To change the world – James Davison Hunter
“I would suggest that a theology of faithful presence first calls Christians to attend to the people and places that they experience directly….the call of faithful presence gives priority to what is right in front of us-the community, the neighbourhood, and the city, and the people of which these are constituted. For most, this will mean a preference for stability, locality, and particularity of place and its needs.”
In Practise Resurrection, Eugene Peterson draws attention to the character of Mrs Jellyby in Charles Dickens’ Bleak House. She is a character obsessed with helping the people of far-off Borioboola-Gha at the expense of her own household, husband, children and immediate environment, all of whom she neglects spectacularly . For, as Peterson writes, this “telescopic philanthropy” is much easier and more romantic that living a resurrection life in the here and now:
“the very heart of the church’s life is squandered into disembodied causes and projects in far-off Borioboola-Gha by men and women who give neither time nor attention nor touch to what is going on in their home and workplace. These men and women, the considerable progeny of Mrs Jellyby, are totally absorbed in making plans, gathering support and whipping up enthusiasm for what is dramatic, romantic, challenging gospel work – and far away. Too far away for personal, hands-on involvement. Meanwhile they are far too busy to engage in the glorious practice of resurrection in caring for their own children and keeping the household clean in the tedium of the ordinary.”
This appears to be very much the argument of James Davison Hunter. The efforts of Christians to “change their world”, to save America and its culture within a generation from its downward slide into secularism and godlessness is a false construct, a chasing after the wind. Whether the progressive Left or the conservative Right, Christians in America have been mistaken when they have tried to fight the culture wars by political means. The juxtaposition of Christianity with the nation of America is a false one, and the political means used to fight for Christian rights and beliefs – ultimately futile.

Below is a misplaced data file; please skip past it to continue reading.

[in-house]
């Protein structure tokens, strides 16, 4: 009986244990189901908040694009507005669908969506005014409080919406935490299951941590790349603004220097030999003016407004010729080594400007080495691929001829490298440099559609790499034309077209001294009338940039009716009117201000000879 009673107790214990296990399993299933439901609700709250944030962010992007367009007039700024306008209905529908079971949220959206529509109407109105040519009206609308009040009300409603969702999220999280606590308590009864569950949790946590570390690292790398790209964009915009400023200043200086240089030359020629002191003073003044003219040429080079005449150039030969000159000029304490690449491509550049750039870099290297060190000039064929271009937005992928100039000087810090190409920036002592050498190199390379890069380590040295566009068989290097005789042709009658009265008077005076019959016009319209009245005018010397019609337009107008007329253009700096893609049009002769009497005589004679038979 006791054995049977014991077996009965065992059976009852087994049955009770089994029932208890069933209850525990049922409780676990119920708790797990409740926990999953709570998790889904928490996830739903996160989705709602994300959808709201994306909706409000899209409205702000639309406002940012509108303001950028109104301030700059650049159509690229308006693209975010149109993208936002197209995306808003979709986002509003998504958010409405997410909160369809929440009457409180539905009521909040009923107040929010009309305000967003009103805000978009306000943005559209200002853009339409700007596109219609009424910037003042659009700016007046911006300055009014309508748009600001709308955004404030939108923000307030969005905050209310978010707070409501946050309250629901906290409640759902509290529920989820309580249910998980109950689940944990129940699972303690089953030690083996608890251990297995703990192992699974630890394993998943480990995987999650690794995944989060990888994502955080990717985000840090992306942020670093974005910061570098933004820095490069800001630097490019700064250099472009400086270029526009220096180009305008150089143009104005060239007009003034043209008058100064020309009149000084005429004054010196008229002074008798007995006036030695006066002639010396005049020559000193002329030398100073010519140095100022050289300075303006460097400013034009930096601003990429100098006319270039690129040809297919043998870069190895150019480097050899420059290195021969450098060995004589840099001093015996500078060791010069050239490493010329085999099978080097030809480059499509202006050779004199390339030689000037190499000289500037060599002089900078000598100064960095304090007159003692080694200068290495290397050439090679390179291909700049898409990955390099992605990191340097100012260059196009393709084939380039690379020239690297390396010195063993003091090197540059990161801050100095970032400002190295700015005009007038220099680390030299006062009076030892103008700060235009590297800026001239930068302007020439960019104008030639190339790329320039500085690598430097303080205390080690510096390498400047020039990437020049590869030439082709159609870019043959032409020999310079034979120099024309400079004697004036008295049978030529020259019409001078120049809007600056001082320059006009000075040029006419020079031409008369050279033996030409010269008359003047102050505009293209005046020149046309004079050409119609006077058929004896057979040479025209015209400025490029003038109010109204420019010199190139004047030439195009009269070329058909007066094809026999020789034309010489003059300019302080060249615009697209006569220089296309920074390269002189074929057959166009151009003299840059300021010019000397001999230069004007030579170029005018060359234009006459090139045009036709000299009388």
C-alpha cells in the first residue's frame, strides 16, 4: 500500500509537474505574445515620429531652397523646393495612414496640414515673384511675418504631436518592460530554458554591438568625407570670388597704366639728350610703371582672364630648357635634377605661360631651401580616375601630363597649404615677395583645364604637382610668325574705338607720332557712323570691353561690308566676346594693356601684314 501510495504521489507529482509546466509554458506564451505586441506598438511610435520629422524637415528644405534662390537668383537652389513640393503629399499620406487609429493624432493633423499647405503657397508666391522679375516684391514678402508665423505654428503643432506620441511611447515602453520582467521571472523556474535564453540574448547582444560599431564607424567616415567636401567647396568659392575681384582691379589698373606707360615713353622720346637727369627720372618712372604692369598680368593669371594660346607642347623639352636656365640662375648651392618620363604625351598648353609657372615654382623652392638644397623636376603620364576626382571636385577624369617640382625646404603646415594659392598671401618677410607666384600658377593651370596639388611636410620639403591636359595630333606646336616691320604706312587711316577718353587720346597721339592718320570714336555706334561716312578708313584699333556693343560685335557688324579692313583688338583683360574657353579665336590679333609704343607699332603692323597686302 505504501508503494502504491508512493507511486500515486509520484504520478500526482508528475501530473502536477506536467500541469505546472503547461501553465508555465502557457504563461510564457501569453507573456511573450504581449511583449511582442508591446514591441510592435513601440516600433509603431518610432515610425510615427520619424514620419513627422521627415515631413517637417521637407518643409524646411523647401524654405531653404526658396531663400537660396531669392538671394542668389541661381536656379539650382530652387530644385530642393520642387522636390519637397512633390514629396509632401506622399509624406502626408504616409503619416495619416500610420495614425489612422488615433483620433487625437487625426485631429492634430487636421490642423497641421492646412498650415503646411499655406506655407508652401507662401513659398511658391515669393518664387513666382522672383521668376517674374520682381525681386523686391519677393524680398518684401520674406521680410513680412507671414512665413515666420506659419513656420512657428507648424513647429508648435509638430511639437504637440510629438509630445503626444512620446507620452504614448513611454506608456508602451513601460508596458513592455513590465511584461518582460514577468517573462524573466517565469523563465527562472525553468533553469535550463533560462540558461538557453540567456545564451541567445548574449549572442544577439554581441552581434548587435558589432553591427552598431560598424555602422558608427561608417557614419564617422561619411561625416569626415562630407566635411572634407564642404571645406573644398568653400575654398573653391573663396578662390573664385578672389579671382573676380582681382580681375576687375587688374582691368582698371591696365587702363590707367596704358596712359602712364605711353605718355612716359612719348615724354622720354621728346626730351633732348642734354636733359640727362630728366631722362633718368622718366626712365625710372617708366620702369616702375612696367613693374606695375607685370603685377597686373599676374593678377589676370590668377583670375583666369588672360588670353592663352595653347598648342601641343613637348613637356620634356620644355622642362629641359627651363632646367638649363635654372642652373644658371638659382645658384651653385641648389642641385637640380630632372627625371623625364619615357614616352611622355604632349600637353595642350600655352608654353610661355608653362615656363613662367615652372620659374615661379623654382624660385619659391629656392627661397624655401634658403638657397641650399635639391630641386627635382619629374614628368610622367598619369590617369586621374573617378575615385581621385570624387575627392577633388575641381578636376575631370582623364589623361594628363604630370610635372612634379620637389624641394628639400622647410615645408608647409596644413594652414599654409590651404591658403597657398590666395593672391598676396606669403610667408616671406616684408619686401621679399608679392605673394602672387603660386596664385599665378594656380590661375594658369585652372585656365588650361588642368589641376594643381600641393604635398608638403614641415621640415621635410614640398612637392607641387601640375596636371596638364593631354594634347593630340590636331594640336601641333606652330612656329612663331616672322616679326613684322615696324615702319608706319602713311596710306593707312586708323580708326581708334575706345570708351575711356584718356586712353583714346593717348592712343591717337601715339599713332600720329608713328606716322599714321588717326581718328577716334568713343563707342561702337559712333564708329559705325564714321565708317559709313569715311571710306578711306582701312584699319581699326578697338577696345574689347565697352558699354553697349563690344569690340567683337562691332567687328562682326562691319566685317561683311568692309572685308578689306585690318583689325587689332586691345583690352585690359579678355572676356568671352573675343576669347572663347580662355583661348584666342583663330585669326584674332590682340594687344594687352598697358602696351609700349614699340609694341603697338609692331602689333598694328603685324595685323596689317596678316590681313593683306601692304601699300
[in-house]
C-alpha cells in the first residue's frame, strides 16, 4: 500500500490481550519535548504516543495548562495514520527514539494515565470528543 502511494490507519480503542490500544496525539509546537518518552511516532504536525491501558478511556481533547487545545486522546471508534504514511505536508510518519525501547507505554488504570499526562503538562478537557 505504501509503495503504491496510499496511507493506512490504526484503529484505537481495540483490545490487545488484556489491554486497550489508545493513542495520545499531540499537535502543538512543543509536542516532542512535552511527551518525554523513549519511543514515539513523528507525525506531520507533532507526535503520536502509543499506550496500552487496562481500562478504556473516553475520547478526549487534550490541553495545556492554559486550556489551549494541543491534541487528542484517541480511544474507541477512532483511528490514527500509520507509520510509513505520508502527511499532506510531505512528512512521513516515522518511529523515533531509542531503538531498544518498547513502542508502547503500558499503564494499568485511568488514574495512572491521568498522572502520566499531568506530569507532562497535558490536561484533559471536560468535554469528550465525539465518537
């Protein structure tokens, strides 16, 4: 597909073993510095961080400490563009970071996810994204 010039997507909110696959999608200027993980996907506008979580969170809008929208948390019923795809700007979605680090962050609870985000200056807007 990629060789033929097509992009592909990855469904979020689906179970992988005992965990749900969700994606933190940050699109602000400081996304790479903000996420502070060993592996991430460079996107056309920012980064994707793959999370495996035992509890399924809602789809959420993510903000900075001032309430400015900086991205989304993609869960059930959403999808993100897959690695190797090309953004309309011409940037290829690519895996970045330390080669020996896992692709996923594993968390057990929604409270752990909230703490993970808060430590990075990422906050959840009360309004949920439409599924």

Hunter outlines the various responses of Christians over recent times to the loss of a Christian-influenced culture in America – “defensive against, relevance to and purity from” and ultimately argues for a fourth way – “faithful presence within”. For him, it is Christians living out a faithful presence in their community, their tasks and their sphere of influence that will ultimately make the difference, not some supercharged effort to change the political weather and to regain America for God. Christians must move away from “ressentiment”, from a theology of negation, and affirm and support anything and everything good in culture (Christian or none) while living distinct and different lives in contrast to the aspects of culture that are counter the kingdom of God.
What does ring true for me in all of this is a movement away from grandiose claims and statements of Christians that they are going to change the world, towards a more modest, ordinary, subversive, salt-and-light approach to live locally – in this place, with this people, at this time, recognising the gift of limits, being present in this moment, respecting this environment, seeing God’s Kingdom come here.
At the same time, we need wise leadership and strategic recognition that Christians are needed in all areas of culture, and that institutions remain highly important when it comes to influencing and changing culture. This is not the work of a generation, not a quick fix – but a long obedience in the same direction.
Changing the world as a concept is sometimes easier than changing me, or seeing change effected in a church or local community in which I live and practise resurrection, year in and year out.
It’s much more interesting and exciting to change the world than to change a nappy (diaper).
Now that’s a challenge.
 Hunter, James Davison. To Change the World: The Irony, Tragedy, and Possibility of Christianity in the Late Modern World. 1st edition. New York: Oxford University Press, 2010, 253.
 Peterson, Eugene. Practise Resurrection: A Conversation on Growing up in Christ. London: Hodder & Stoughton, 2010, 229.
 Hunter (2010), 237.